Both begin the story with a 9-year-old boy, Oskar Schell (in the film he’s made to be 11), whose father, a jeweler played by Tom Hanks, dies in the attacks. The rest of film and book are driven by Oskar’s quest to find the lock to a mysterious key he’s found in his father’s closet, inscribed with the word “Black” on it.
Symbolism is central to the story, and even is more so in the novel. Almost every page of Foer’s book is laden with allusions, metaphors, and koan-like phrases that are meant to lead to some deeper meaning. The key is an obvious symbol, with Oskar’s quest for the lock meant to parallel his search for his father. Ultimately, what Oskar finds is not the lock, or literal answer, he hopes for. But he learns a deeper lesson about accepting the finality of death, that some tragedies have no explanations, that loss is irredeemable.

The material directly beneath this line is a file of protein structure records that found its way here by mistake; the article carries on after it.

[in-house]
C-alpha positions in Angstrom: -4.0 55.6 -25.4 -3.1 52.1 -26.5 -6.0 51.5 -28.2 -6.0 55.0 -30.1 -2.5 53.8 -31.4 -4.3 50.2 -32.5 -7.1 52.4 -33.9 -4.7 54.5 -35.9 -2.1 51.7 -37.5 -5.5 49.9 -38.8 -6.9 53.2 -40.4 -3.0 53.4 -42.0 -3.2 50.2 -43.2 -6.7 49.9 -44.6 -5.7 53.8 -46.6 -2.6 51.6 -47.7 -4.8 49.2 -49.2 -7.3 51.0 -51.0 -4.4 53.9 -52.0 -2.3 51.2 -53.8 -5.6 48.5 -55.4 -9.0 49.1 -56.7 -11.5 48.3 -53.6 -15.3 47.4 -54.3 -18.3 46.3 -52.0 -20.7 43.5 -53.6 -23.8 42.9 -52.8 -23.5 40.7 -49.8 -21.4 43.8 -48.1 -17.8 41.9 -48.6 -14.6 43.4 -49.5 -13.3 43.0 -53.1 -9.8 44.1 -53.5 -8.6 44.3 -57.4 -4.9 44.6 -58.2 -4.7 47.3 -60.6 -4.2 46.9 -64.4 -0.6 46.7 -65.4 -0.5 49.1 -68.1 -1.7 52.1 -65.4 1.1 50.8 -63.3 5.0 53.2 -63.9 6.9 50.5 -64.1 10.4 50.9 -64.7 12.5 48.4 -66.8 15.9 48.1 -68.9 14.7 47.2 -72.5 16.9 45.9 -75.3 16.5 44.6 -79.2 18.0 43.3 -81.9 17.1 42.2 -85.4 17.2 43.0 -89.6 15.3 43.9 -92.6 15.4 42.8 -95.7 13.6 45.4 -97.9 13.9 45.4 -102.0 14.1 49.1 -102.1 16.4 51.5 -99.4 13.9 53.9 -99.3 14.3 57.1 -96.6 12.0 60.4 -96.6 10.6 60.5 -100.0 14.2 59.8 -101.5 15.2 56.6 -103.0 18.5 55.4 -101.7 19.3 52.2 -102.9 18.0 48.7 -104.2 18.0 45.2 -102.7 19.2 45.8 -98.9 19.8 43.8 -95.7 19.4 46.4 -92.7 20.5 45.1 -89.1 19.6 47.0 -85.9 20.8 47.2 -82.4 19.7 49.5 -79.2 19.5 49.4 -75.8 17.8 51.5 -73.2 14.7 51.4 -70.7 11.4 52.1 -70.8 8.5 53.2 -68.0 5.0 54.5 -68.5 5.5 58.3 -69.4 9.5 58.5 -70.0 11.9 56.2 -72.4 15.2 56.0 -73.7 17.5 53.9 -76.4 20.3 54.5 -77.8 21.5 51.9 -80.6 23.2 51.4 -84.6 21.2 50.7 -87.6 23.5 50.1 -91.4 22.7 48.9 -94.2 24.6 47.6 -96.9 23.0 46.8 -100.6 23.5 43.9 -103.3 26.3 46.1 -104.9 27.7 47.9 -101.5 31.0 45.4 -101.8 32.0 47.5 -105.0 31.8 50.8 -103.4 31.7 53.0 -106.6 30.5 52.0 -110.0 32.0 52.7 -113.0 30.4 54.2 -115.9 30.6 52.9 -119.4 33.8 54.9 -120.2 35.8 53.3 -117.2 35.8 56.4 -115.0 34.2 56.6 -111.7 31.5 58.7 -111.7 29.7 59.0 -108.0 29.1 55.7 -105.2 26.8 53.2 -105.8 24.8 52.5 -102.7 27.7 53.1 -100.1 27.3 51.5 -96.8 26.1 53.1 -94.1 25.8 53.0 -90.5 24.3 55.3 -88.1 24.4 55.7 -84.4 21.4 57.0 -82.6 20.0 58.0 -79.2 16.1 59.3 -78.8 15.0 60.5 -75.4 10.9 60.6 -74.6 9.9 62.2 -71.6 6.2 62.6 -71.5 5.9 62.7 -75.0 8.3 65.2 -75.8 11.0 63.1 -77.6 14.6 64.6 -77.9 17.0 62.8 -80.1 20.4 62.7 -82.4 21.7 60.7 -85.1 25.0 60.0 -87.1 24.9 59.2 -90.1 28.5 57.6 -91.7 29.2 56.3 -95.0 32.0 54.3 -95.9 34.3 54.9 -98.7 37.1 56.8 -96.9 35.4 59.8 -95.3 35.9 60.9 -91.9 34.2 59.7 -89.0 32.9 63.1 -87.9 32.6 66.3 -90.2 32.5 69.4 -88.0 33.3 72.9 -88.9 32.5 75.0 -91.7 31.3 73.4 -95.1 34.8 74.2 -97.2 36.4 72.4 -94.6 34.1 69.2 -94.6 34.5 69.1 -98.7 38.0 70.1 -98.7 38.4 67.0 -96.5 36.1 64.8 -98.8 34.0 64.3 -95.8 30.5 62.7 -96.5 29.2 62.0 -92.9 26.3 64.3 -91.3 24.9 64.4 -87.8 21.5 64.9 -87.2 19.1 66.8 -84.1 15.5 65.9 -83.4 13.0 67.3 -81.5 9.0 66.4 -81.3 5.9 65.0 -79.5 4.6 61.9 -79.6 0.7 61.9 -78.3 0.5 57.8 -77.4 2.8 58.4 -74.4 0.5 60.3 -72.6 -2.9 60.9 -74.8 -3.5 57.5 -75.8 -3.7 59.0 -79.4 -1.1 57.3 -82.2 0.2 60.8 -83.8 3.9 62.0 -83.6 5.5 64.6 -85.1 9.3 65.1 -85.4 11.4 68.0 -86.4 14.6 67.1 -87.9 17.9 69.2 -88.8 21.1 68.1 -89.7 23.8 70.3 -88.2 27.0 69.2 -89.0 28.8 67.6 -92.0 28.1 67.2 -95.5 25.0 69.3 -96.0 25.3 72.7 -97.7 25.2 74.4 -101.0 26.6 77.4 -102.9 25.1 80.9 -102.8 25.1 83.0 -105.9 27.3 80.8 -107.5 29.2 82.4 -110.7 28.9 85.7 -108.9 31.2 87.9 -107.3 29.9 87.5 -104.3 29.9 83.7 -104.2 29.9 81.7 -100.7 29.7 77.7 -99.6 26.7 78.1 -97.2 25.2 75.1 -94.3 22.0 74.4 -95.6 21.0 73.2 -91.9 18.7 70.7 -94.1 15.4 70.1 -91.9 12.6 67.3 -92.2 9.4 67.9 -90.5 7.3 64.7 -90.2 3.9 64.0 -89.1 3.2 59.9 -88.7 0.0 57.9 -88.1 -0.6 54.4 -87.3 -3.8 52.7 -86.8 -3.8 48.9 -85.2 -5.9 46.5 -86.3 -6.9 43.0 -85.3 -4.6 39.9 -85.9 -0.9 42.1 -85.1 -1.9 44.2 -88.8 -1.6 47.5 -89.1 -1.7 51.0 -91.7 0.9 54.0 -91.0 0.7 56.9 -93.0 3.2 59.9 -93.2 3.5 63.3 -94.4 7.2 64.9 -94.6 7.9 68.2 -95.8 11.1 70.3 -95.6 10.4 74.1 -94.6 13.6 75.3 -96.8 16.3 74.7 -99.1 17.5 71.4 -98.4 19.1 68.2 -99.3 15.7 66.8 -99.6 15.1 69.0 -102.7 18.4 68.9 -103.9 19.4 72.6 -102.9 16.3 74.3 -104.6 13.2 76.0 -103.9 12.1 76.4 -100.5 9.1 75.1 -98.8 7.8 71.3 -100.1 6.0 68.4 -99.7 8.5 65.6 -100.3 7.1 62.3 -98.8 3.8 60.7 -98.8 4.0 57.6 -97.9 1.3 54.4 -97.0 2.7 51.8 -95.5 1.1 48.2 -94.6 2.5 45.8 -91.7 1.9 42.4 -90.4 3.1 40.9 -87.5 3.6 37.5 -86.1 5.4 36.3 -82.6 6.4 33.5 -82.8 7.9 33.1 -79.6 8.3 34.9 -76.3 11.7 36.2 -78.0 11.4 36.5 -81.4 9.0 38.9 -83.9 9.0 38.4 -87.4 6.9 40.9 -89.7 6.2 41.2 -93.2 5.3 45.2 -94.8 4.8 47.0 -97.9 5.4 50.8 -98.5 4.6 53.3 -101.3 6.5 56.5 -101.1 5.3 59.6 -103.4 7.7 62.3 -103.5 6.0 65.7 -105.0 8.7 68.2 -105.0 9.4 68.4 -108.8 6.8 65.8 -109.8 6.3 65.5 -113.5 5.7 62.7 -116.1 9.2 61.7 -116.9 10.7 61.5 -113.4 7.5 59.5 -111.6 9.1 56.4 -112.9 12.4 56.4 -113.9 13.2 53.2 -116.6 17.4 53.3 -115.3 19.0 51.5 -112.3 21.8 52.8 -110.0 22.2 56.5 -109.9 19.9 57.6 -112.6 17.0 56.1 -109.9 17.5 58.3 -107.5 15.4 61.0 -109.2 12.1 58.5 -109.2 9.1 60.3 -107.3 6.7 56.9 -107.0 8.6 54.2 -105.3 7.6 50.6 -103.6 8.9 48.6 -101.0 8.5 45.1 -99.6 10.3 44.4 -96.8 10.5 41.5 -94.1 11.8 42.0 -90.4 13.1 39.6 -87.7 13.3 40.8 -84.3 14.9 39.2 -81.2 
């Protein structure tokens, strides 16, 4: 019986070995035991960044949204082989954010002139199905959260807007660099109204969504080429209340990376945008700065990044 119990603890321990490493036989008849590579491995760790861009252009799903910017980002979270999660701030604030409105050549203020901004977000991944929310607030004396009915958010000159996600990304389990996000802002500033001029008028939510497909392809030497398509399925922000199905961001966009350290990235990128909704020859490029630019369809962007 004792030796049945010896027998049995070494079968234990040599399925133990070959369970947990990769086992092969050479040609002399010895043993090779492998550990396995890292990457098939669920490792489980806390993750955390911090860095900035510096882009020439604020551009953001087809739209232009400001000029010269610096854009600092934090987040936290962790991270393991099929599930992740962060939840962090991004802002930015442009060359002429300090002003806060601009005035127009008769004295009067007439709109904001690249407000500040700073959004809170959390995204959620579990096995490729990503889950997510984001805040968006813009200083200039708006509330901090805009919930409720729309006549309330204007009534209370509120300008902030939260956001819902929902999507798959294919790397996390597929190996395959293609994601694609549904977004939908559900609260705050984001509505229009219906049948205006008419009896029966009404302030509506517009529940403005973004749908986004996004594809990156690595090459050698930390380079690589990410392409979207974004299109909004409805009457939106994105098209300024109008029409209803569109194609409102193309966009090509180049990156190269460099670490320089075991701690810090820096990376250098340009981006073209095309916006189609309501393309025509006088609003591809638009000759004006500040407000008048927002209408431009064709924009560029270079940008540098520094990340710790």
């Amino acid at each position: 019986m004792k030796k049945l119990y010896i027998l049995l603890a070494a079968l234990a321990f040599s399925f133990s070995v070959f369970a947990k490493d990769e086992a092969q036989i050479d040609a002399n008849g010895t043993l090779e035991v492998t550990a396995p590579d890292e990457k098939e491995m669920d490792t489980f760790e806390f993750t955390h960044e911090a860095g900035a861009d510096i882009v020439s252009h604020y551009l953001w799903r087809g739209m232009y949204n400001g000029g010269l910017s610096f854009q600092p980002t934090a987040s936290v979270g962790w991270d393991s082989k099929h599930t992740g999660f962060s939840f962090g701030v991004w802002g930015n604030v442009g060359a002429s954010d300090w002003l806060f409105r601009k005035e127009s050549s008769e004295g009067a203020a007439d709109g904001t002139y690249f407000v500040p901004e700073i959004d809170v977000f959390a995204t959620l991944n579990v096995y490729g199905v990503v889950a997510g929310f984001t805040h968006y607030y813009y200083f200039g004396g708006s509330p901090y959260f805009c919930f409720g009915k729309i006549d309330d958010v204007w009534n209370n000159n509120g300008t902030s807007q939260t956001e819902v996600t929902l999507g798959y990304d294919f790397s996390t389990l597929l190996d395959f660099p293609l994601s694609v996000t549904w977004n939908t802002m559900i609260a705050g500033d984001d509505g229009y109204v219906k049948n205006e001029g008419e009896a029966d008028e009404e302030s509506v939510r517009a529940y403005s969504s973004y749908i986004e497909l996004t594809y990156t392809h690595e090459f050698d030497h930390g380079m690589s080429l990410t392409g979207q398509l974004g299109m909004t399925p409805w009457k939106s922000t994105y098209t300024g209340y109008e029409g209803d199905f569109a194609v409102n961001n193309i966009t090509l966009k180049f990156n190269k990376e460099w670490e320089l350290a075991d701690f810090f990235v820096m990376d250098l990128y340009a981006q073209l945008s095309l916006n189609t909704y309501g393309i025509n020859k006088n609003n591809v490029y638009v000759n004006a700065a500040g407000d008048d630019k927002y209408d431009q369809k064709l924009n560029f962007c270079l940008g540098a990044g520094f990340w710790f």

If the book, like the film, leaves you unsatisfied, as it did me, it is not because it universalizes a tragedy, but because its banal messages don’t seem to warrant the elaborate symbols and signifiers that saddle it. The symbolism, especially the key-and-lock metaphor, is itself an attempt to universalize the lessons we should learn from tragedy. And in that regard, the novel and film do indeed fall short. What the key allusion suggests is that the lesson to draw from a tragedy — be it the quotidian death of a loved one to cancer, or a loved one’s death in the twin towers—is that there is no higher reason for their passing. It is random, it is tragic and all we can do is accept that they’re gone.